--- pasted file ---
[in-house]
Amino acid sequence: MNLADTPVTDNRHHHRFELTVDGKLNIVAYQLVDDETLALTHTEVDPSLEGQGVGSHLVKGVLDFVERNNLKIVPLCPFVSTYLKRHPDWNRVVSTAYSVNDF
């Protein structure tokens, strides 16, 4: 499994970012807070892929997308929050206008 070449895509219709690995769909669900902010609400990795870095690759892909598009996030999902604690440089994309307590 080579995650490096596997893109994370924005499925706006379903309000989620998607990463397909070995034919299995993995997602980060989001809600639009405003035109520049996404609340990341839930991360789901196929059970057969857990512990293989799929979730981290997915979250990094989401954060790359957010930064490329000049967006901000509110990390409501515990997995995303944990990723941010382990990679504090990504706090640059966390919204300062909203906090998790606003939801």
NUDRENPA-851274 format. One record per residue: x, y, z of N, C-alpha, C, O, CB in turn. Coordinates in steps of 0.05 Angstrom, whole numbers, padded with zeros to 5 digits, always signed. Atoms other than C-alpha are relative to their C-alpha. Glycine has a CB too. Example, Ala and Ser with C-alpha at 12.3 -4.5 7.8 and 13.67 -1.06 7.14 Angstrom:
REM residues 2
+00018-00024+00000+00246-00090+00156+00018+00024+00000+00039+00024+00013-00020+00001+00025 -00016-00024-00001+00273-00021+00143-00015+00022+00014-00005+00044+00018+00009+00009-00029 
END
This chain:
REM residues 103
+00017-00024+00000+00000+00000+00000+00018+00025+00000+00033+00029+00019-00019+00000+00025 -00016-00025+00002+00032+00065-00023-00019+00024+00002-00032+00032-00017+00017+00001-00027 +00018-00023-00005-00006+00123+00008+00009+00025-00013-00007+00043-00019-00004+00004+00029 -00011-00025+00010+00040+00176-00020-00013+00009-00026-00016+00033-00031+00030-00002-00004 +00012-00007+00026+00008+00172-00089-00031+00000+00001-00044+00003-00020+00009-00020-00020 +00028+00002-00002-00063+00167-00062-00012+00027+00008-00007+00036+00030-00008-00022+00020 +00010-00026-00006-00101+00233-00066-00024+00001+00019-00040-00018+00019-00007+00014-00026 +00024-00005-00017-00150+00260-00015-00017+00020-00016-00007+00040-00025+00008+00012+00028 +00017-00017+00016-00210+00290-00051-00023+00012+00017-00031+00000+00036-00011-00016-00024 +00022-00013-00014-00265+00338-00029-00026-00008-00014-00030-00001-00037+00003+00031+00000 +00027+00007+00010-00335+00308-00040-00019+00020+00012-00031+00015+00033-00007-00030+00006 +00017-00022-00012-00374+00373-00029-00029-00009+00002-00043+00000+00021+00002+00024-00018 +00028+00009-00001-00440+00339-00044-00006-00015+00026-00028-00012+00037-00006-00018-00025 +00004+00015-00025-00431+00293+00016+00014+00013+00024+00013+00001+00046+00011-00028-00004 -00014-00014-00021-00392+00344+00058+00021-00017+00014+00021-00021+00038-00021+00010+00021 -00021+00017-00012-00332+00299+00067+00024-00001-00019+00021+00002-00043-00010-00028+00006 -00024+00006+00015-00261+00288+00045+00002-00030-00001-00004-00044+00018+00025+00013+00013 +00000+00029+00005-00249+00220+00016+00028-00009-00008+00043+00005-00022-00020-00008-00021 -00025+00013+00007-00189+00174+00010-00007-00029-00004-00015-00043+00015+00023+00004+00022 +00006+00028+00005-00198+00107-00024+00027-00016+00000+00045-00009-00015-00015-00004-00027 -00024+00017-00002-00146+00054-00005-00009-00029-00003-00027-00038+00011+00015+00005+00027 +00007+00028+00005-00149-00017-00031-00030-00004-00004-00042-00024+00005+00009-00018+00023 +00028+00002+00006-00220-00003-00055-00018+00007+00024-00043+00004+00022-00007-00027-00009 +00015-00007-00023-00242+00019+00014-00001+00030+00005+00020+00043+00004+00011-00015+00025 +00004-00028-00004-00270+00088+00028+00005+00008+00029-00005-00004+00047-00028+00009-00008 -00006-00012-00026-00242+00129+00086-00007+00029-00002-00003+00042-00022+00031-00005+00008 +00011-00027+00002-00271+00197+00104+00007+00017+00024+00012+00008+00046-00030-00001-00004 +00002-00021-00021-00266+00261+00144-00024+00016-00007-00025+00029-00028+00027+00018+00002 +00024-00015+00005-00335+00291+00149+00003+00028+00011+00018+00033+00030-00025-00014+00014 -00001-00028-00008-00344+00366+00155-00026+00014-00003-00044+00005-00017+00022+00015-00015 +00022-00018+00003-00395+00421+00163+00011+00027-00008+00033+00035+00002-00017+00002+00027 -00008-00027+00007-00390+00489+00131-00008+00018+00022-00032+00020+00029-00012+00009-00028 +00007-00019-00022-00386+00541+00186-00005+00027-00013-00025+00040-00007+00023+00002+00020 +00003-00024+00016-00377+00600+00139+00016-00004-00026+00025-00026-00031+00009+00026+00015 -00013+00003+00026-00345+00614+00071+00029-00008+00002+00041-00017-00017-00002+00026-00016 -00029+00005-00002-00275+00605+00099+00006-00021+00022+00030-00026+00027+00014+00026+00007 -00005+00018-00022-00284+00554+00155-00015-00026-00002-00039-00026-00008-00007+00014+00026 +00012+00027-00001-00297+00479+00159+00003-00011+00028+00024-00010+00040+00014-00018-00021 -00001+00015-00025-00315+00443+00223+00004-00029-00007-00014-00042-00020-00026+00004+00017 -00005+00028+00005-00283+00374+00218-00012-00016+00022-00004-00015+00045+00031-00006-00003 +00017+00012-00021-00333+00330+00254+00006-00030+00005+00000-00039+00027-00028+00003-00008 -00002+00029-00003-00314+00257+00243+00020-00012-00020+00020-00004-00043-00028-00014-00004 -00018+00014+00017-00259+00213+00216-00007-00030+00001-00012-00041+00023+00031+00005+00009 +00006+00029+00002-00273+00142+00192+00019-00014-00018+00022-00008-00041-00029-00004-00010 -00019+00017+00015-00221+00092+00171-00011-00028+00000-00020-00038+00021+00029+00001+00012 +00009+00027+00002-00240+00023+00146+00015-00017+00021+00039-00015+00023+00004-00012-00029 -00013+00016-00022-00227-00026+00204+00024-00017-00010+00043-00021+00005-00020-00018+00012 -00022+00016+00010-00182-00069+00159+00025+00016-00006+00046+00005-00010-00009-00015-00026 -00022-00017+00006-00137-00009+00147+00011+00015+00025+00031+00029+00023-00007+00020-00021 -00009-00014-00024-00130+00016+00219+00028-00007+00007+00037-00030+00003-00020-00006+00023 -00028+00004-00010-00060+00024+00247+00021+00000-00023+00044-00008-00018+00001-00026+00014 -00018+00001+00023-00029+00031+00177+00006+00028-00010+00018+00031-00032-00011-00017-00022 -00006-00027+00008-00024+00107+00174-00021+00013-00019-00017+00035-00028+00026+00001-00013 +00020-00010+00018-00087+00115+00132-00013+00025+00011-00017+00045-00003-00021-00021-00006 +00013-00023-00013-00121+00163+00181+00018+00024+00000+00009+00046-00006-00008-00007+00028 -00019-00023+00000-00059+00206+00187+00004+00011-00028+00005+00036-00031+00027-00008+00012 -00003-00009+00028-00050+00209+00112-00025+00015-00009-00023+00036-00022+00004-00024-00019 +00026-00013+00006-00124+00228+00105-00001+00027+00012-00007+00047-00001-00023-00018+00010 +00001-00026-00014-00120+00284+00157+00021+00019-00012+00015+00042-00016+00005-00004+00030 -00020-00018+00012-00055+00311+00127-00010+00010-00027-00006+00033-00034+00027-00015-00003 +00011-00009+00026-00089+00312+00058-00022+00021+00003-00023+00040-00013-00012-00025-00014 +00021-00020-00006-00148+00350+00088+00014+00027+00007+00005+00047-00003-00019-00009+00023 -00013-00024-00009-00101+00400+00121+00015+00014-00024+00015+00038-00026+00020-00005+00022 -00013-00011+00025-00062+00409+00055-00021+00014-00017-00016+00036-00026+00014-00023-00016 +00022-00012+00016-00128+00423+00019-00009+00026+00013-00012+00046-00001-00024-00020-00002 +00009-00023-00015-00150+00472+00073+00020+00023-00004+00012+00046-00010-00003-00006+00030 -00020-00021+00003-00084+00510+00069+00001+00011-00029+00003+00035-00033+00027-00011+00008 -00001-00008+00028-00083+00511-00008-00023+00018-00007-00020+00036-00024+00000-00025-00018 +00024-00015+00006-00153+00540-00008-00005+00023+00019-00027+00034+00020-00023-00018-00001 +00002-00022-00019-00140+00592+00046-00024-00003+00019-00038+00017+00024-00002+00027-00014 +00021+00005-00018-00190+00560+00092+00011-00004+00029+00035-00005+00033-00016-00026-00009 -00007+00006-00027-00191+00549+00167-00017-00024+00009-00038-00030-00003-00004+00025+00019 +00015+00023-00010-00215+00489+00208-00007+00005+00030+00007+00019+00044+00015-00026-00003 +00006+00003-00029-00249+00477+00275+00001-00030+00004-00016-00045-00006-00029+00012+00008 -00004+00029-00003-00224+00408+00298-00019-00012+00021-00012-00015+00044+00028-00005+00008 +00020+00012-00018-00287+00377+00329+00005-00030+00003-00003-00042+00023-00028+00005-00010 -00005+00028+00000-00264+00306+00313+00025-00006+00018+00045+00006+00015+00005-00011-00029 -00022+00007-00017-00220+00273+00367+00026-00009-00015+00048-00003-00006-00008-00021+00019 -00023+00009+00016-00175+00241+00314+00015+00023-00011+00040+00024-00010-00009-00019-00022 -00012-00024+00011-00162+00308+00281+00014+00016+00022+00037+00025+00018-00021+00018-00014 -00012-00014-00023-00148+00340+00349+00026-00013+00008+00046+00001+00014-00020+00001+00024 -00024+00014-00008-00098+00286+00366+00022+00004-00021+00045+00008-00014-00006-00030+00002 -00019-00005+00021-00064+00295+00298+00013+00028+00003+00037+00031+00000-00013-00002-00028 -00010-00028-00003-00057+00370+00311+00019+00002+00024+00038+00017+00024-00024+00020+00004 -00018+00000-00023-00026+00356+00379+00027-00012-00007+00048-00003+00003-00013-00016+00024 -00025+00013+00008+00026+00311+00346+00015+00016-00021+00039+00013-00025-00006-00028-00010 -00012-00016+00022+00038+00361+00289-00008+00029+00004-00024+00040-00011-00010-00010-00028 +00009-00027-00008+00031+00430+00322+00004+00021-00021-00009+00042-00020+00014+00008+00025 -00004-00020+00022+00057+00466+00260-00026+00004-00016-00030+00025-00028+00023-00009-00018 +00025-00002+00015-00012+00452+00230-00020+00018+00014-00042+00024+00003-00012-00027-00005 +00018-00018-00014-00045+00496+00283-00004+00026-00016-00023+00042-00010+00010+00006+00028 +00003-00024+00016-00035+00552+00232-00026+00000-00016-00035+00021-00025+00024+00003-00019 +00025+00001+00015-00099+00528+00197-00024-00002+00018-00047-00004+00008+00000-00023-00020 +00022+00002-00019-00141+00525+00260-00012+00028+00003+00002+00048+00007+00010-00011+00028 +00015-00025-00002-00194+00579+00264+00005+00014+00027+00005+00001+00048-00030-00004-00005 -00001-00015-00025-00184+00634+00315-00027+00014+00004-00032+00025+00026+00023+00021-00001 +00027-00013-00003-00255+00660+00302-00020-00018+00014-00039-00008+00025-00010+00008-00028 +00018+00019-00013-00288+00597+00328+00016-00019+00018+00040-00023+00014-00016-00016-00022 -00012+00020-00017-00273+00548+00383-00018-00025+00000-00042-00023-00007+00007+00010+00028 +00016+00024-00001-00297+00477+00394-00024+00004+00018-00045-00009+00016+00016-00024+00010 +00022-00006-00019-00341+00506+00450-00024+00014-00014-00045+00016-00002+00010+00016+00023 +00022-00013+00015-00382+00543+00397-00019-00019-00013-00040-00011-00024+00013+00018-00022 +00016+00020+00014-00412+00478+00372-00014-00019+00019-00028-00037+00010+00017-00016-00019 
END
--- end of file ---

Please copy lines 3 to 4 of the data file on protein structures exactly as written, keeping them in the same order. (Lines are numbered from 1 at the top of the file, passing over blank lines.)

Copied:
């Protein structure tokens, strides 16, 4: 499994970012807070892929997308929050206008 070449895509219709690995769909669900902010609400990795870095690759892909598009996030999902604690440089994309307590 080579995650490096596997893109994370924005499925706006379903309000989620998607990463397909070995034919299995993995997602980060989001809600639009405003035109520049996404609340990341839930991360789901196929059970057969857990512990293989799929979730981290997915979250990094989401954060790359957010930064490329000049967006901000509110990390409501515990997995995303944990990723941010382990990679504090990504706090640059966390919204300062909203906090998790606003939801």
NUDRENPA-851274 format. One record per residue: x, y, z of N, C-alpha, C, O, CB in turn. Coordinates in steps of 0.05 Angstrom, whole numbers, padded with zeros to 5 digits, always signed. Atoms other than C-alpha are relative to their C-alpha. Glycine has a CB too. Example, Ala and Ser with C-alpha at 12.3 -4.5 7.8 and 13.67 -1.06 7.14 Angstrom: